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IBM reveals vision of the next-generation PC

Posted: 08 Nov 2002 ?? ?Print Version ?Bookmark and Share

Keywords:ibm? pc? ThinkVantage tools? RapidRestore? BlueBoard?

IBM Corp.'s Personal Computer Division previewed technologies intended to make PCs smarter and easier to maintain. The so-called "ThinkVantage" technologies are supposed to reduce the time and money required to configure, upgrade and repair PCs, the company said.

IBM said it wants to reverse the cost of ownership model for PCs, which today takes 20 percent of the cost to purchase a system and 80 percent of the ownership cost to maintain it. The current suite of ThinkVantage tools is a first step toward reversing that trend: RapidRestore will restore previously saved data and applications after a software failure; Embedded Security Subsystem helps protect data; Access Connections configures systems for wired or wireless communication; ImageUltra Builder, a toolkit, reduces the number of images stored on a PC; System Migration Assistant simplifies the transition from an old PC to a new one; and Access IBM automated service and support.

Other enabling technologies will involve the PC in collaborative computing. IBM's BlueBoard allows users to log on to a meeting and interact with projects by pointing and clicking on the PC screen, and dragging and dropping elements into another participant's mailbox. Other meeting participants are represented by photographs on the screen, which also serve as mailboxes. Early testing of the BlueBoards was conducted with NASA teams at the Jet Propulsion Laboratory, with teams "handing off" crucial mission data to teams on the next shift using BlueBoard technology.

"We are about to make the technology available commercially," said Daniel M. Russell, senior manager of User Lab Computer Science at IBM's Almaden Research Center. "We are currently looking to test pilot more BlueBoards in a joint study between IBM and a company that has information-access needs that BlueBoard can satisfy."

IBM intends to extend the BlueBoard technology to eyeglasses that will be able to point to objects on a display for sharing with project collaborators.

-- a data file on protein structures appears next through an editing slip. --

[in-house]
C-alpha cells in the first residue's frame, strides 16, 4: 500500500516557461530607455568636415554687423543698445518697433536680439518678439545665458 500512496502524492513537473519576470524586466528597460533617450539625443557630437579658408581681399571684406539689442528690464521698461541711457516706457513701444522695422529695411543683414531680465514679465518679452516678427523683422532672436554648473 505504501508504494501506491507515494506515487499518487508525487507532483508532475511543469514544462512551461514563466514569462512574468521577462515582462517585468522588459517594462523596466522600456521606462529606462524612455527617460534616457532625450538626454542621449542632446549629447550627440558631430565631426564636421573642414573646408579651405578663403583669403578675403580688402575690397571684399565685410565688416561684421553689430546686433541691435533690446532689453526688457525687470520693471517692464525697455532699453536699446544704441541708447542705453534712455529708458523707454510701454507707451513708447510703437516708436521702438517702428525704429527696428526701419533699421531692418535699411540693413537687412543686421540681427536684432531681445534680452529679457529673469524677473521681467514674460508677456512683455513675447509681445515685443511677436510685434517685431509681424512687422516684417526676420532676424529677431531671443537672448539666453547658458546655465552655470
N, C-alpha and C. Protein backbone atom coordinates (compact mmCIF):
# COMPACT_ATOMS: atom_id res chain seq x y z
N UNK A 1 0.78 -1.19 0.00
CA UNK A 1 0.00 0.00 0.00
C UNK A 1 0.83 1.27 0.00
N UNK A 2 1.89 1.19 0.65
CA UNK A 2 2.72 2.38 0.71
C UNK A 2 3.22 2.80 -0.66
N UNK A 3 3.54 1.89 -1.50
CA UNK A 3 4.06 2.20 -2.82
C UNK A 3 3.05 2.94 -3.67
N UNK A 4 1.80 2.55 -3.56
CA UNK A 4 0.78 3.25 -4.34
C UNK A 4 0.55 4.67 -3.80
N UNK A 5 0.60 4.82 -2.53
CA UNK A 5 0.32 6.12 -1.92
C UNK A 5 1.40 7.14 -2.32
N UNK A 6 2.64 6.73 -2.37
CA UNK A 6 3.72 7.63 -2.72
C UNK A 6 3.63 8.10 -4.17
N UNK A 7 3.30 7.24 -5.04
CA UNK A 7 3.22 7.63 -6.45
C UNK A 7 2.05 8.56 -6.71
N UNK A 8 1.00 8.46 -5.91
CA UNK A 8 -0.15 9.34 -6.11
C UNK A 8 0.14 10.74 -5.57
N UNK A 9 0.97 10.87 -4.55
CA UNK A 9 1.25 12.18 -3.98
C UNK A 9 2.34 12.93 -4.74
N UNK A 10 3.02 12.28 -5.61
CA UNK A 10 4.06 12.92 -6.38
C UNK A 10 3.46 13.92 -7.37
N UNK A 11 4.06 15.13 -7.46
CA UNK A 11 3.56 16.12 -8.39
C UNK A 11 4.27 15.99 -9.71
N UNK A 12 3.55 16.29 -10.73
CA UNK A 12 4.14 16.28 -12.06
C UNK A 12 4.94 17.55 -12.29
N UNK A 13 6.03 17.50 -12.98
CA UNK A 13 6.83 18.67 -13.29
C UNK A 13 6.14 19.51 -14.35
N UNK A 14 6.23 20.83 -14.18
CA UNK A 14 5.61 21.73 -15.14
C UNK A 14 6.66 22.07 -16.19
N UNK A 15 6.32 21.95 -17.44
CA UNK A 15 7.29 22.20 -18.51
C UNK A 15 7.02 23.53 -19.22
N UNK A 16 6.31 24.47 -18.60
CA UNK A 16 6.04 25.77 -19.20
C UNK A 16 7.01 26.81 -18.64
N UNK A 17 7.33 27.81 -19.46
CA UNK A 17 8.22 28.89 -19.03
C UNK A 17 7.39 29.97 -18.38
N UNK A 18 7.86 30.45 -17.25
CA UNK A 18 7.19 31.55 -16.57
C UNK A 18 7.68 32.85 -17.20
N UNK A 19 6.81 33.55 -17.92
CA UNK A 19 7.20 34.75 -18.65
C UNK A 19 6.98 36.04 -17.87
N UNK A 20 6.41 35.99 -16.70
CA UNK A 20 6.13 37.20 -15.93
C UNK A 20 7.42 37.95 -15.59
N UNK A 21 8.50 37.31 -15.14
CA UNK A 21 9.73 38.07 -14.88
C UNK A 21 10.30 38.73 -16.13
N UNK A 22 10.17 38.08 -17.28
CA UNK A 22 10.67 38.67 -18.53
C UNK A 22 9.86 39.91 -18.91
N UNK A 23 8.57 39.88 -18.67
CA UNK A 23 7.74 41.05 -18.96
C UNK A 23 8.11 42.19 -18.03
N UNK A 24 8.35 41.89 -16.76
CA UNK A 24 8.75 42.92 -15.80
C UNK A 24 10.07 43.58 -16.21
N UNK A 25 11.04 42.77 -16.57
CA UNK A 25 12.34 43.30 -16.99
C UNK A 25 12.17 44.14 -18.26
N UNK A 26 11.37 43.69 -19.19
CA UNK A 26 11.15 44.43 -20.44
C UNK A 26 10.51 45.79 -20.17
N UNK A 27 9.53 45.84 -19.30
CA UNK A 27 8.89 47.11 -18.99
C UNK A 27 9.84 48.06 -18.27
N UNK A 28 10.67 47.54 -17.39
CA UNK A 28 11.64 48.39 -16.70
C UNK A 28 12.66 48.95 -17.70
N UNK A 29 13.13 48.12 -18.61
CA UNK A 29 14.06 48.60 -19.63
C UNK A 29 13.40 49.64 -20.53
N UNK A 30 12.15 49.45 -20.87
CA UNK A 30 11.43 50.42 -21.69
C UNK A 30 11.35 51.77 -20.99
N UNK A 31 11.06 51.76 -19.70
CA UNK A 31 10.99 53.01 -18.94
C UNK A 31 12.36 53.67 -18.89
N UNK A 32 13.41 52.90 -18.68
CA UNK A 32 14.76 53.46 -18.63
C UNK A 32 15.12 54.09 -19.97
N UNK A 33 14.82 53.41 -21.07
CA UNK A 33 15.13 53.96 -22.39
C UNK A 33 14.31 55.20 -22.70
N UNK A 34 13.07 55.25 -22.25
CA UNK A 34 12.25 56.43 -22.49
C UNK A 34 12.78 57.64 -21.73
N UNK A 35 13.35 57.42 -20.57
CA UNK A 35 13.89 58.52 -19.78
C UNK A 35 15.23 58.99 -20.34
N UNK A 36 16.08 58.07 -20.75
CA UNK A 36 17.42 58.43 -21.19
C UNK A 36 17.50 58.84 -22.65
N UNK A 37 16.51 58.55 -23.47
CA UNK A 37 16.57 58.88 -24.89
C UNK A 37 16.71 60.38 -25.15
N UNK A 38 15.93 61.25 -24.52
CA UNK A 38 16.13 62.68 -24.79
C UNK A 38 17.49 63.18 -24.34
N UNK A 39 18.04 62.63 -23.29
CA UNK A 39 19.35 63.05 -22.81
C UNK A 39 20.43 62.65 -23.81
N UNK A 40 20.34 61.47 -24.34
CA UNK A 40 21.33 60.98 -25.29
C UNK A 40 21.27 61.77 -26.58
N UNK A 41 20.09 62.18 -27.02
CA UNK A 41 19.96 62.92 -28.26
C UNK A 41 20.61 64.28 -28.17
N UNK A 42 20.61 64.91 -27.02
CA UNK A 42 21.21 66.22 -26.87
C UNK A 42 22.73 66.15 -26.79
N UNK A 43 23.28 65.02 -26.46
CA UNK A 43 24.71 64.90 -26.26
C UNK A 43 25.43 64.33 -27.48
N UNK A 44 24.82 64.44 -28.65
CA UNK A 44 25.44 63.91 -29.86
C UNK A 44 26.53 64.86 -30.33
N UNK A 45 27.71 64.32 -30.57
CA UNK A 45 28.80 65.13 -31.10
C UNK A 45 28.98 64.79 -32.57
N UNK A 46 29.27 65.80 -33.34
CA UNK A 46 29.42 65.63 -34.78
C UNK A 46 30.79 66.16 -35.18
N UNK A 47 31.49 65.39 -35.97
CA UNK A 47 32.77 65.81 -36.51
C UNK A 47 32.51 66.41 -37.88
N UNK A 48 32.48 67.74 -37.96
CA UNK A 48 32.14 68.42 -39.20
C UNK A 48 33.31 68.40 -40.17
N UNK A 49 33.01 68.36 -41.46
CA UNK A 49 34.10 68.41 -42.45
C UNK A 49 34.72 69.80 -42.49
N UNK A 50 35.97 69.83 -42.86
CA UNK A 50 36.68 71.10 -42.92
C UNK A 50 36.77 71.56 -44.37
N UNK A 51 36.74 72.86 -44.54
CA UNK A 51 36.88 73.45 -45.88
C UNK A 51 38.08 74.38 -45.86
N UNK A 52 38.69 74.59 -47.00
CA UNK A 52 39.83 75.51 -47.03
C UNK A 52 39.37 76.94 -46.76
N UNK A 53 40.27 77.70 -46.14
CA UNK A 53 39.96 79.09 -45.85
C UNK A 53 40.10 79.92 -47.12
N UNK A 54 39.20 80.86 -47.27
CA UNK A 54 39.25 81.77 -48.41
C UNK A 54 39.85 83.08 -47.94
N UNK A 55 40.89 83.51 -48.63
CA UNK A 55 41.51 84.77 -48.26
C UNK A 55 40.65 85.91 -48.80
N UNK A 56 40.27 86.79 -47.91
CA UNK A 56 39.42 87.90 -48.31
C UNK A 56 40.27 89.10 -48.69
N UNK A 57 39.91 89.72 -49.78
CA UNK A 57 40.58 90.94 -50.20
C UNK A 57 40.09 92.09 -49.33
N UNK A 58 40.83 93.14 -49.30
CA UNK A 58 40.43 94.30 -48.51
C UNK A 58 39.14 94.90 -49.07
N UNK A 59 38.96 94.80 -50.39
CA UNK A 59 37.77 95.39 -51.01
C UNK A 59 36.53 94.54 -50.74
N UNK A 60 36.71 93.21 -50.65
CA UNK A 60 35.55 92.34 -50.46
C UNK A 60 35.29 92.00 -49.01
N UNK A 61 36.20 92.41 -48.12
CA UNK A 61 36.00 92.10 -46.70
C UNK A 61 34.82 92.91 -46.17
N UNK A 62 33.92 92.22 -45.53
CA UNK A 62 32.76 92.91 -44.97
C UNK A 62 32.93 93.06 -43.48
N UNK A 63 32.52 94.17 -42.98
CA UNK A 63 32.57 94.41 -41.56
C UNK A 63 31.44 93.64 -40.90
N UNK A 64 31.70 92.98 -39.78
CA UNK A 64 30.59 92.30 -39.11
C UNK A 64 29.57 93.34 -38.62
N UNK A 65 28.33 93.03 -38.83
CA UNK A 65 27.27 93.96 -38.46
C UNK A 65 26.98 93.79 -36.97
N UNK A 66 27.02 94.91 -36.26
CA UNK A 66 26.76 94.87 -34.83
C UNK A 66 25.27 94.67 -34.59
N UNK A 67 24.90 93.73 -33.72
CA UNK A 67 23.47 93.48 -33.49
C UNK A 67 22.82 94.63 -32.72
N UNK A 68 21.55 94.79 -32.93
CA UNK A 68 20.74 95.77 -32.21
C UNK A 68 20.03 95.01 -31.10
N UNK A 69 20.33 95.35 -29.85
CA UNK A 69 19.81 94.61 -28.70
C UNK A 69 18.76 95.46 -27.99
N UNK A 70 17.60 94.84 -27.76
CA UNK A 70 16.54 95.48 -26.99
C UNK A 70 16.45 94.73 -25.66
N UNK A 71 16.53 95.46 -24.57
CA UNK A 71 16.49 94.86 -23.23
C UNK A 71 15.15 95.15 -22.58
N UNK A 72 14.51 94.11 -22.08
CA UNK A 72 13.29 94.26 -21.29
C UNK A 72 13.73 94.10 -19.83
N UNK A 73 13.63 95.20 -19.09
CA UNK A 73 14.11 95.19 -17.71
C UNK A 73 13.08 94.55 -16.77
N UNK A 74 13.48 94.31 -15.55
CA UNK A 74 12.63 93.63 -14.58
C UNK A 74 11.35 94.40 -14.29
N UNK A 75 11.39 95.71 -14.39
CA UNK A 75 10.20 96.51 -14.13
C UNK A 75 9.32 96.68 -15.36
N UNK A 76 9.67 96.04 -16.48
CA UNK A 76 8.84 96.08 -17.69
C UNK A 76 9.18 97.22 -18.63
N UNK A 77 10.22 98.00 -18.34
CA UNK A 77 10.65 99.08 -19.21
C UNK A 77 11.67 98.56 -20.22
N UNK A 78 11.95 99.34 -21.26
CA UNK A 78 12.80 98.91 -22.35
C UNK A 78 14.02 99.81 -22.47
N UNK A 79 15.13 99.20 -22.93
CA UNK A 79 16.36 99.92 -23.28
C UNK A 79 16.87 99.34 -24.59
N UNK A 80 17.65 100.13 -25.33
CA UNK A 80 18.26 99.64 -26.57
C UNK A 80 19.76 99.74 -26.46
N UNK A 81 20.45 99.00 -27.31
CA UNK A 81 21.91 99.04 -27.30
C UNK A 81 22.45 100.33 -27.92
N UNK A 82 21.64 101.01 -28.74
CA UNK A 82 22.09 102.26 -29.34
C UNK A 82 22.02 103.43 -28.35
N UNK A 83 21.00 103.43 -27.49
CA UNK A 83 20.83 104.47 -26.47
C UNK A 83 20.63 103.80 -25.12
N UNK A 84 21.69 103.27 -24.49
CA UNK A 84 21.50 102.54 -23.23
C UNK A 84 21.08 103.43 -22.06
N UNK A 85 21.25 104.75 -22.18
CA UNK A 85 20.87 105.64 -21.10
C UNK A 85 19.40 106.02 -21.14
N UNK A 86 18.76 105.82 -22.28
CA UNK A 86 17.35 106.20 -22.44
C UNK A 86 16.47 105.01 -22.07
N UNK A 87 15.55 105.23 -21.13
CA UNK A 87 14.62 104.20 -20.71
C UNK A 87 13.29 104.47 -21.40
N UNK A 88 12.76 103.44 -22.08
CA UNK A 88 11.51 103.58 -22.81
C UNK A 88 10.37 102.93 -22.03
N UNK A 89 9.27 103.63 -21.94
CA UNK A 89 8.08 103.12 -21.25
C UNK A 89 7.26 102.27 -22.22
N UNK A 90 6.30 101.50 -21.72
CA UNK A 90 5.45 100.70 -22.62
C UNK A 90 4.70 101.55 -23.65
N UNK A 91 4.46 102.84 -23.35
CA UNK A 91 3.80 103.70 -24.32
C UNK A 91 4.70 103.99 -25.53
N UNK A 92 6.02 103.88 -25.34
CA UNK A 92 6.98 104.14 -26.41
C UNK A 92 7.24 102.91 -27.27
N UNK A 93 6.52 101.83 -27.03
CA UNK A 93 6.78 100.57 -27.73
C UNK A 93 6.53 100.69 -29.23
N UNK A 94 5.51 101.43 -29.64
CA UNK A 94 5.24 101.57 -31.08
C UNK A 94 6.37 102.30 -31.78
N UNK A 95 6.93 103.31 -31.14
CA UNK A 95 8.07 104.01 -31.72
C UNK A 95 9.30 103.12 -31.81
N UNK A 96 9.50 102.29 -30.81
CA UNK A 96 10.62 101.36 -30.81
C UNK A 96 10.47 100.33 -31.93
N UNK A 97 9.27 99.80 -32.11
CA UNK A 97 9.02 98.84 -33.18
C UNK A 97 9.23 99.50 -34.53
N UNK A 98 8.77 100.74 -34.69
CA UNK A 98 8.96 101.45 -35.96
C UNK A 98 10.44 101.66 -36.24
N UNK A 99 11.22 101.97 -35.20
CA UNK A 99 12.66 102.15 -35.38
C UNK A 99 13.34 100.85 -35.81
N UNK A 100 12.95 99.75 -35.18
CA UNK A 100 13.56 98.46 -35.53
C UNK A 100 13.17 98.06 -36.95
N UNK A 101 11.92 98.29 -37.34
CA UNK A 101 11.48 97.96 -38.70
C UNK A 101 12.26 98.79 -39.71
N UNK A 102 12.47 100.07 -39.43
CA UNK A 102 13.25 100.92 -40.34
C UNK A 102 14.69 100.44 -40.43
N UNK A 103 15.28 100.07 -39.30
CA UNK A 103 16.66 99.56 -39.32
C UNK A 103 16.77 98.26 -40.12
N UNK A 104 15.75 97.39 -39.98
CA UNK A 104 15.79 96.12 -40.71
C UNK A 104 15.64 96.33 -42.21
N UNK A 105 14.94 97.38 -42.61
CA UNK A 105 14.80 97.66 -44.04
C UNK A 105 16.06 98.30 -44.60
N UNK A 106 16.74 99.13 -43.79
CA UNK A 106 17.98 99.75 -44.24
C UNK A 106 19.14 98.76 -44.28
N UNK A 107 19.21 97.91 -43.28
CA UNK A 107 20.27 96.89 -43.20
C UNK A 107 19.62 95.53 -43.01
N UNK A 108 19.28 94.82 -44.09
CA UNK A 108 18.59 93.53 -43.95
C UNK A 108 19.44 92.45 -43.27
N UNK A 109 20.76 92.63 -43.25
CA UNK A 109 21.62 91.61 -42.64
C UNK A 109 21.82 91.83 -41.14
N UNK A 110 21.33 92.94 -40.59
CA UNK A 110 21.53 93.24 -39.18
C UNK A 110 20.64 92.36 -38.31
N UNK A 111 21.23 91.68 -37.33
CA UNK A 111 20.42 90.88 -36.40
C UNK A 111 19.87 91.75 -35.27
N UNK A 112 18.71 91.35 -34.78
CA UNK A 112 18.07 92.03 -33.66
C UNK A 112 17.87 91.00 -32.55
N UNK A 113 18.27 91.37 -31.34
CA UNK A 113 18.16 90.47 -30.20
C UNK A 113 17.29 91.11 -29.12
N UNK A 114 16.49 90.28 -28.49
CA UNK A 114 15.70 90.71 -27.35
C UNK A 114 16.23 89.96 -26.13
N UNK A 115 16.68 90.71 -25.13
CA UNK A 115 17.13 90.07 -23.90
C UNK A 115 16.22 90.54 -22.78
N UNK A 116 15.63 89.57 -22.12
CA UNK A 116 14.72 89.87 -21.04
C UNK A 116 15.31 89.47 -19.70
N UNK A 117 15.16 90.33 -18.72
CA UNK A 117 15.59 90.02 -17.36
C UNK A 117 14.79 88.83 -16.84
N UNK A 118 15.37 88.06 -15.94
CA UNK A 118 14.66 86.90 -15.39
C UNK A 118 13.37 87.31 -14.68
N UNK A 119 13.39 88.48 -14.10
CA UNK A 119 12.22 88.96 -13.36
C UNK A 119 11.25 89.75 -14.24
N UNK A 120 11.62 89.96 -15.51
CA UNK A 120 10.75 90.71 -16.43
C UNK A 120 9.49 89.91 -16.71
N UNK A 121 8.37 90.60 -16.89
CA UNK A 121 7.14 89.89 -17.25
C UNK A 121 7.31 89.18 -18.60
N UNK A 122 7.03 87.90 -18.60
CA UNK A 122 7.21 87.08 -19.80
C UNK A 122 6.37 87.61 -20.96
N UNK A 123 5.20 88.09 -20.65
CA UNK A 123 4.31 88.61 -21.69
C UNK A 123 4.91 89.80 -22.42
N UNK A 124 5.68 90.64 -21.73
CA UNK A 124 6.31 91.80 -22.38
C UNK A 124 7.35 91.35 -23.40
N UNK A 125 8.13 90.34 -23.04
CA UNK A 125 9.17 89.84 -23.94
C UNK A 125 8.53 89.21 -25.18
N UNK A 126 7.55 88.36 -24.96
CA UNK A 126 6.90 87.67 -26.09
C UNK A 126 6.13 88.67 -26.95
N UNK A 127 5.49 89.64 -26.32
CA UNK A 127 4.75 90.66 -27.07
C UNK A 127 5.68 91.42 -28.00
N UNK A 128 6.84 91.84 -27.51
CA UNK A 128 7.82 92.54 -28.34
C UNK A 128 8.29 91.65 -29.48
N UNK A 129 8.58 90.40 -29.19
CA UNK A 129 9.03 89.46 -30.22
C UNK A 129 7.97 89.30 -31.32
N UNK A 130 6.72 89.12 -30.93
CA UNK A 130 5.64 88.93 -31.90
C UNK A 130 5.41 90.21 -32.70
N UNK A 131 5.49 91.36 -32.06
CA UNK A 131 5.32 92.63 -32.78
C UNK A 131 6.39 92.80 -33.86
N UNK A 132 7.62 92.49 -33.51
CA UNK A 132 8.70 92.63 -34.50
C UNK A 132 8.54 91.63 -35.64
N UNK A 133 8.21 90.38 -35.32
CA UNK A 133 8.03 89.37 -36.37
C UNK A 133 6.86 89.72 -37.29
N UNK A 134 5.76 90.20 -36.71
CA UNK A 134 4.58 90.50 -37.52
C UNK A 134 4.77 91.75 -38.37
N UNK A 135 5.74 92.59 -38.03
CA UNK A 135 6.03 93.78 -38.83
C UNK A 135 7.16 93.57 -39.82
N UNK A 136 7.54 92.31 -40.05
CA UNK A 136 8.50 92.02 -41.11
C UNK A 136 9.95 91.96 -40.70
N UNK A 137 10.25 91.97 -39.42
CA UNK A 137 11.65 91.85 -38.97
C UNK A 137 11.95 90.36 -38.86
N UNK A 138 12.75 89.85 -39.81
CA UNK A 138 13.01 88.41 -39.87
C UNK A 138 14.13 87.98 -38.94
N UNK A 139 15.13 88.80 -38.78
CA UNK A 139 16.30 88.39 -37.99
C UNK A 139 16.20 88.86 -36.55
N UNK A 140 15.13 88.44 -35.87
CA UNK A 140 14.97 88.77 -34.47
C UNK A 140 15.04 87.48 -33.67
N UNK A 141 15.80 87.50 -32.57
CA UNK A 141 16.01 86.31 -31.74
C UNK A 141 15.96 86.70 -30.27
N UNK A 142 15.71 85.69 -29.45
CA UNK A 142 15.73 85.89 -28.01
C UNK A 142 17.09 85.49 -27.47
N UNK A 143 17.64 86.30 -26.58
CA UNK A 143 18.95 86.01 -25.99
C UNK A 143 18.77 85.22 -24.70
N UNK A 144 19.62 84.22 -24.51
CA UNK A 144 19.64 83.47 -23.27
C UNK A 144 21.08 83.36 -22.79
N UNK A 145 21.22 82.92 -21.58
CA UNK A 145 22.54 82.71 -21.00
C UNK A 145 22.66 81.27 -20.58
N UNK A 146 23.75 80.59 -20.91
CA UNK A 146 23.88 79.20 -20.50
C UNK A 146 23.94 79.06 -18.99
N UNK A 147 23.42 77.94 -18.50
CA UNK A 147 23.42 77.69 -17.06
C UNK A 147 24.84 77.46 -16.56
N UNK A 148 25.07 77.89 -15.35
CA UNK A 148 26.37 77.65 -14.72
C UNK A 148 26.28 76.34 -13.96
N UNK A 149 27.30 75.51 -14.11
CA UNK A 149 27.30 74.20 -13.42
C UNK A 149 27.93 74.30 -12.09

Protection plans

IBM is pushing a PC-based fingerprint sensor technology that can authenticate users and all of their passwords under one security roof. The technology would free a user from remembering different passwords for each registered Web site or other password-protected areas within a company's systems. What's more, distributed wireless risk management software will enable IT departments to find rogue wireless access points - a common WLAN problem, with 30 percent of access points on a campus being unauthorized, according to statistics cited by IBM.

"What we are doing is extending the end-to-end scenario of doing e-business from the infrastructure to the PC," said Robert J.T. Morris, vice president of Personal Systems and Storage and director of the Almaden Research Center. "We have technologies cooking in our labs that are aimed at bringing this end-to-end scenario in place."

At the Monday tech review, Morris previewed one of the first fabricated Millipede chips that aim to replace disk drives when they become generally available in two to three years. "We are able to attain 400Gb/square-inch capacity on the Millipede," Morris said of the nanotechnology-based storage device. "That is the equivalent of 25 DVDs in the area of a postage stamp."

"Our entire ThinkVantage strategy is to provide the experience for users to use the technology in a transparent matter," said Morris. "The underlying technology base will be there, but it should be transparent to the average user."

- Nicolas Mokhoff

EE Times





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